Hewlett-Packard plans to buy struggling phone maker Palm for US$1.2 billion.
The announcement, which came just after the US stock market closed on Wednesday, follows rumours this week of a number of suitors, including Lenovo and HTC, vying to buy the iconic brand.
Palm last year released a new operating system, WebOS, that now runs on two phone models. But amid tough competition from Apple's iPhone and Google's Android phones, Palm struggled to sell the phones. During its last earnings call, Palm said it had a large inventory of phones that hadn't yet been sold and that future earnings would be lower than expected.
The acquisition should provide a much-needed infusion of cash to maintain development of Palm's technologies. "The focus now goes from financials to what the devices can actually do," said Chris Hazelton, an analyst at the 451 Group.
HP said it will increase the $190 million that Palm spends each year on research and development, and fund additional sales and marketing activities.
"We intend to invest heavily in product development and go-to-market capabilities to drive this market," said Todd Bradley, vice president of HP's personal systems group and formerly a CEO of Palm, during a conference call to discuss the deal.
While HP hopes to gain a bigger slice of the growing smartphone market, it also hopes that Palm's technology can help it make inroads in the fledgling market for slate computers. "We see additional opportunities beyond smartphones," Bradley said, mentioning slate, or tablet, computers. Palm's WebOS currently runs only on phones.
The slate market could be a key growth area for HP, said Jack Gold, analyst with J. Gold Associates. "Since tablets are primarily front ends to the Internet, it allows HP to deploy many cloud-based services from which it can generate revenues, including those in an app store, streamed services, etc.," he said.
Using WebOS instead of Windows on an HP tablet would represent new competition for Microsoft. HP has already said its first tablet will run on Windows 7.
HP also sells Windows Mobile phones but has a very small presence in that market overall. "HP's Windows Mobile phone business is dying a rapid death," Gold said.
Bradley said vaguely that HP will continue to be a strategic partner for Microsoft, but it was unclear whether he meant in the phone business or only the PC business.
Buying Palm to boost its phone business, rather than designing new phones to run on Microsoft's latest phone software or choosing Android, could save HP time and expense, Gold said. "Palm brings HP a modern and competitive platform that is already designed, implemented and in production. This saves HP many R&D dollars as well as dramatically accelerates time to market," he said.
Palm offers a "treasure trove of technology that can be leveraged in future products," said Charles King, principal analyst at Pund-IT Research. "It seems like a relatively inexpensive risk for a potentially rich return," King said.
If HP succeeds in building a stronger Palm, it will be a "formidable competitor" to Google, HTC and Nokia, Gold said. "Relatively unaffected by this acquisition will be [Research In Motion's] BlackBerry and Apple's iPhone, at least for the foreseeable future. They have their own user bases and market segments that are unlikely to find WebOS compelling," he said. Still, HP has a strong presence with enterprises, where it may have luck selling Palm devices, he said.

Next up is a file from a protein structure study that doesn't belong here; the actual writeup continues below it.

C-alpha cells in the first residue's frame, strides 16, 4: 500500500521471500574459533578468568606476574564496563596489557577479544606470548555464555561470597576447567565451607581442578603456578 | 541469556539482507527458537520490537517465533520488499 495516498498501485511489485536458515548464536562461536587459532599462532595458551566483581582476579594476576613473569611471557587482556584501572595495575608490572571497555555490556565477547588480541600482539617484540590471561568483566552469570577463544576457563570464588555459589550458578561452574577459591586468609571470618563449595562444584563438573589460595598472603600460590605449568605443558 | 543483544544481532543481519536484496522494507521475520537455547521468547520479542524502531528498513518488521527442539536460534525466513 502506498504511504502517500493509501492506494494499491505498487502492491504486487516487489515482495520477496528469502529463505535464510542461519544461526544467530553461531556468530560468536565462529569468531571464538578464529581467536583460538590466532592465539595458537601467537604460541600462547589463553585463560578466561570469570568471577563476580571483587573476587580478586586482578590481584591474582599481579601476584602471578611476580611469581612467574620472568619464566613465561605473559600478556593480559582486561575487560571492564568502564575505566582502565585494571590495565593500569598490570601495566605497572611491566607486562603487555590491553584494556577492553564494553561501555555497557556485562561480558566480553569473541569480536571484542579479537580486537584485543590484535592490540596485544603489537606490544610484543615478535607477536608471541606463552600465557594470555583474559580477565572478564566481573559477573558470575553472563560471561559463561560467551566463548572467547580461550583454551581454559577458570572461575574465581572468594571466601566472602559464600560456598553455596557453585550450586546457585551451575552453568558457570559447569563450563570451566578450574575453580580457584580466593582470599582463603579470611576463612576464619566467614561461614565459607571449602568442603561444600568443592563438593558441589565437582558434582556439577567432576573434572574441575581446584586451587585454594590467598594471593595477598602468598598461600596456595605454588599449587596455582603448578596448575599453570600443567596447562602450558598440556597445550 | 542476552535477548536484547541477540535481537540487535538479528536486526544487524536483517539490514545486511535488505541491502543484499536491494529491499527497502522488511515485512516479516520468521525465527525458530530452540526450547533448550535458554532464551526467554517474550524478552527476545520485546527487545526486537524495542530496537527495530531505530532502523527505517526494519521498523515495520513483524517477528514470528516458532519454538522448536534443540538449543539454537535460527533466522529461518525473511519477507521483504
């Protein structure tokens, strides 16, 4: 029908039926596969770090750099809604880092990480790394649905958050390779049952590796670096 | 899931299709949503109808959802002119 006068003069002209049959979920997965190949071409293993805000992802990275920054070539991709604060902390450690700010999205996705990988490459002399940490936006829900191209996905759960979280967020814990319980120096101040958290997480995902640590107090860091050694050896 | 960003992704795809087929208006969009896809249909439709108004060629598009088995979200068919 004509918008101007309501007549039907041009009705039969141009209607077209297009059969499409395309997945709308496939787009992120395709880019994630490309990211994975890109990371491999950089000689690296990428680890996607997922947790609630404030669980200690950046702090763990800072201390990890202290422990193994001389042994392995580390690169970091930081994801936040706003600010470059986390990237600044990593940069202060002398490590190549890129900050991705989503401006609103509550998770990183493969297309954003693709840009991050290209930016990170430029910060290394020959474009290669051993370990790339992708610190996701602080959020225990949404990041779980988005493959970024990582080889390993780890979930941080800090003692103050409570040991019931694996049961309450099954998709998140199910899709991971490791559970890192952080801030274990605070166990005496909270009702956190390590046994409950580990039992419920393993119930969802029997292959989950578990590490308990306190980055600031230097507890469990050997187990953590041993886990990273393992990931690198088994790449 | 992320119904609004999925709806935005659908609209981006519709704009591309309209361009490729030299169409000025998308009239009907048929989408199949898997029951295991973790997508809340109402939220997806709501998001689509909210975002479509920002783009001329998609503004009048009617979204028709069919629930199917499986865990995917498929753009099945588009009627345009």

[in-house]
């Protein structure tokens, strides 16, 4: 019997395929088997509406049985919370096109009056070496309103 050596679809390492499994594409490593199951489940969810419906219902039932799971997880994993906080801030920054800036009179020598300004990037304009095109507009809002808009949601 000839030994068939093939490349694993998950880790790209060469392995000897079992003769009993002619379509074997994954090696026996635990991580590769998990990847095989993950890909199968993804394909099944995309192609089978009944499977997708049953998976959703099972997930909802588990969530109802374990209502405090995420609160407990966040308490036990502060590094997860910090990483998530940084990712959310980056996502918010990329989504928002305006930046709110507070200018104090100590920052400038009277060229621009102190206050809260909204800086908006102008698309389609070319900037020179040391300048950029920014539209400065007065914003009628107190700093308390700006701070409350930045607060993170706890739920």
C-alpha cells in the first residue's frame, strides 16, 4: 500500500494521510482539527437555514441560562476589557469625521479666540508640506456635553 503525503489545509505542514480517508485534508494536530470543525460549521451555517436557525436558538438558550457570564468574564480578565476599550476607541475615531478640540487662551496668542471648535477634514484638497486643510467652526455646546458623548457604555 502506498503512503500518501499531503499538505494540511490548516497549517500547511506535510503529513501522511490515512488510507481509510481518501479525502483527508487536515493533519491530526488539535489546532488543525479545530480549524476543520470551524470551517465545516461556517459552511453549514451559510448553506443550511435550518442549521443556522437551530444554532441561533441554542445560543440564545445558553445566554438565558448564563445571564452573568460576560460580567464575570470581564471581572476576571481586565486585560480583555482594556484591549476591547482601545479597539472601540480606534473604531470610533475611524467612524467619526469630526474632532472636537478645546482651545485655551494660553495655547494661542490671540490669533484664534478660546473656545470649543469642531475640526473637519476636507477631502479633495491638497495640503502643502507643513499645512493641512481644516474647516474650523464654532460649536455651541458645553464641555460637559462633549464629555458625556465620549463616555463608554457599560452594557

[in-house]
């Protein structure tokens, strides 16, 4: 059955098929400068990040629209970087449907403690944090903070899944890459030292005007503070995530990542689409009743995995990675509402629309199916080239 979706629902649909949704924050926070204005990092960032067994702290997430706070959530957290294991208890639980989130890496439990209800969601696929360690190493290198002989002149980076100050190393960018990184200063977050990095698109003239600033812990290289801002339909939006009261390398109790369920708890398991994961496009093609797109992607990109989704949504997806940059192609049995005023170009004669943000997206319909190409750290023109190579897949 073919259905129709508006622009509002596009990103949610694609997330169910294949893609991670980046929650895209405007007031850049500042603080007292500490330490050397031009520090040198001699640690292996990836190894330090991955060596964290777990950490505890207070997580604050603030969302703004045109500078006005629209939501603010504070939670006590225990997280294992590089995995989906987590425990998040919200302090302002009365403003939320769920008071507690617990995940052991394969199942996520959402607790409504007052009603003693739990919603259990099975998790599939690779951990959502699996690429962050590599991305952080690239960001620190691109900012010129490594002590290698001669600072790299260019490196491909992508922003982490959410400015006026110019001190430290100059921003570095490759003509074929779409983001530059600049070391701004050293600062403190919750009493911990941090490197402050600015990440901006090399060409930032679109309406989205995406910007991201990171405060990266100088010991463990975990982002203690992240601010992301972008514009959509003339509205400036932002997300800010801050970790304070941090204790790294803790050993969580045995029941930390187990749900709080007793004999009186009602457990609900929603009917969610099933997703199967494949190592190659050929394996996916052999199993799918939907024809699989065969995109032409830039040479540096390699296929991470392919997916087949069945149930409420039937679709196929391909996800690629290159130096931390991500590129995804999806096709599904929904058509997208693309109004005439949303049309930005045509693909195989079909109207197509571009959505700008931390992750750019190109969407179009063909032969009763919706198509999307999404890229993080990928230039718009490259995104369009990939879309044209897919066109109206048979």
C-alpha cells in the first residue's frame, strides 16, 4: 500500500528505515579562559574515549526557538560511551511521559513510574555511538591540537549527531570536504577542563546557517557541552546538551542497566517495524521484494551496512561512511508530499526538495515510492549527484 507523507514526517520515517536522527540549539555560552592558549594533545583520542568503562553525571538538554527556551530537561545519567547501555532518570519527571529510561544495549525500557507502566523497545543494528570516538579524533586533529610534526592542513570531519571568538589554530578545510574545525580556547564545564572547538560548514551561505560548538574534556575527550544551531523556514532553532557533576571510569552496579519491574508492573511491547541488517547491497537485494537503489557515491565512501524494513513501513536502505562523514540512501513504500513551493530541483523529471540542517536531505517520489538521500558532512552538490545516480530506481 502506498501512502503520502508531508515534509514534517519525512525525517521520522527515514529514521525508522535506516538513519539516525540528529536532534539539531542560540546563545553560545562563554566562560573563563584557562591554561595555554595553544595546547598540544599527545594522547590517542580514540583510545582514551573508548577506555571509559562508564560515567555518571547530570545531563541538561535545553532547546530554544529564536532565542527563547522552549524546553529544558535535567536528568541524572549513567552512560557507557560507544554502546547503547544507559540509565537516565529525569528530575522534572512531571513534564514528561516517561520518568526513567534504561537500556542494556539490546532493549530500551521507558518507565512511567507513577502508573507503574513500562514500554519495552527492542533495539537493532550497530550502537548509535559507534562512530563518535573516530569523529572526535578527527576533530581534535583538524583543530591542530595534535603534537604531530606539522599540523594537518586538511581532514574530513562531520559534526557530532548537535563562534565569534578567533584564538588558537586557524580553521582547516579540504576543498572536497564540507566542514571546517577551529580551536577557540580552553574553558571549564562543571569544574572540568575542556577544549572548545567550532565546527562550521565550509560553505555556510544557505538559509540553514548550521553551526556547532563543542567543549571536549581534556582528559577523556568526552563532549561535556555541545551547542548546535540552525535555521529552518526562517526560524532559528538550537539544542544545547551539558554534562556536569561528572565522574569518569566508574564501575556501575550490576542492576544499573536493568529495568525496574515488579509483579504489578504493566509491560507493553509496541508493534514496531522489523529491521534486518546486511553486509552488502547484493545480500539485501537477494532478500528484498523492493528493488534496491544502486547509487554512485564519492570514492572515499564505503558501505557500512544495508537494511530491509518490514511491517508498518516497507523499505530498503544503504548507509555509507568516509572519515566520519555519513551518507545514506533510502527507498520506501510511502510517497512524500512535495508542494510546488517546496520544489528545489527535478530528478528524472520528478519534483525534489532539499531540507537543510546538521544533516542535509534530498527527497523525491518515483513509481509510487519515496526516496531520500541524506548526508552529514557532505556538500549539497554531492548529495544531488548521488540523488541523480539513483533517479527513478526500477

Not all analysts think the acquisition is a good move though. "HP needs a strong presence in mobile, but Palm doesn't deliver that," said Charles Golvin, an analyst at Forrester Research. HP would have done better to try to hire away Palm's people individually for a much lower price, he said. With the acquisition, HP is getting the Palm brand and intellectual property, neither of which HP needs, Golvin said. In addition, he doesn't think that the WebOS platform is "viable in the long term in the face of competition."
HP expects its scale and global reach to help drive down the cost of making WebOS devices and boost sales. The company also hopes to foster the WebOS developer community to drive more applications for the platform. There are currently 2,000 applications available to WebOS phone users.
Palm's OS and hardware are solid, Hazelton said, but a series of missteps and bad timing left the company badly in need of a backer. Its new phones were introduced after the iPhone already had significant traction and Android devices were on the market. "Then [Palm] went with the wrong carrier. If they'd gone with Verizon and launched within days or weeks or even a month or two after their first announcement, it would have been good for them," Hazelton said.
Instead, Palm launched with Sprint, which has been blamed for failing to adequately promote the Pre, the first handset with the new operating system. Palm announced the new software in January last year and began offering the phones in June.
Hazelton expects HP to retain the Palm brand, and possibly to give the company some autonomy to operate essentially as its own entity. HP said Palm will become a business unit within the company.
Palm is best known for essentially creating the PDA (personal digital assistant) market, with the iconic Palm Pilot. The company began to lose its footing when the PDA market tapered off and Palm was slow to transition to the smartphone business. The last of its remaining founders, Ed Colligan, left the company last June.
Palm's current CEO, Jon Rubinstein, will stay with the company. He is perhaps best known for his part in developing the iPod for Apple. HP would not describe any retention program that might require Rubinstein to stay for a certain period of time after the deal is completed.
(Agam Shah in New York contributed to this story.)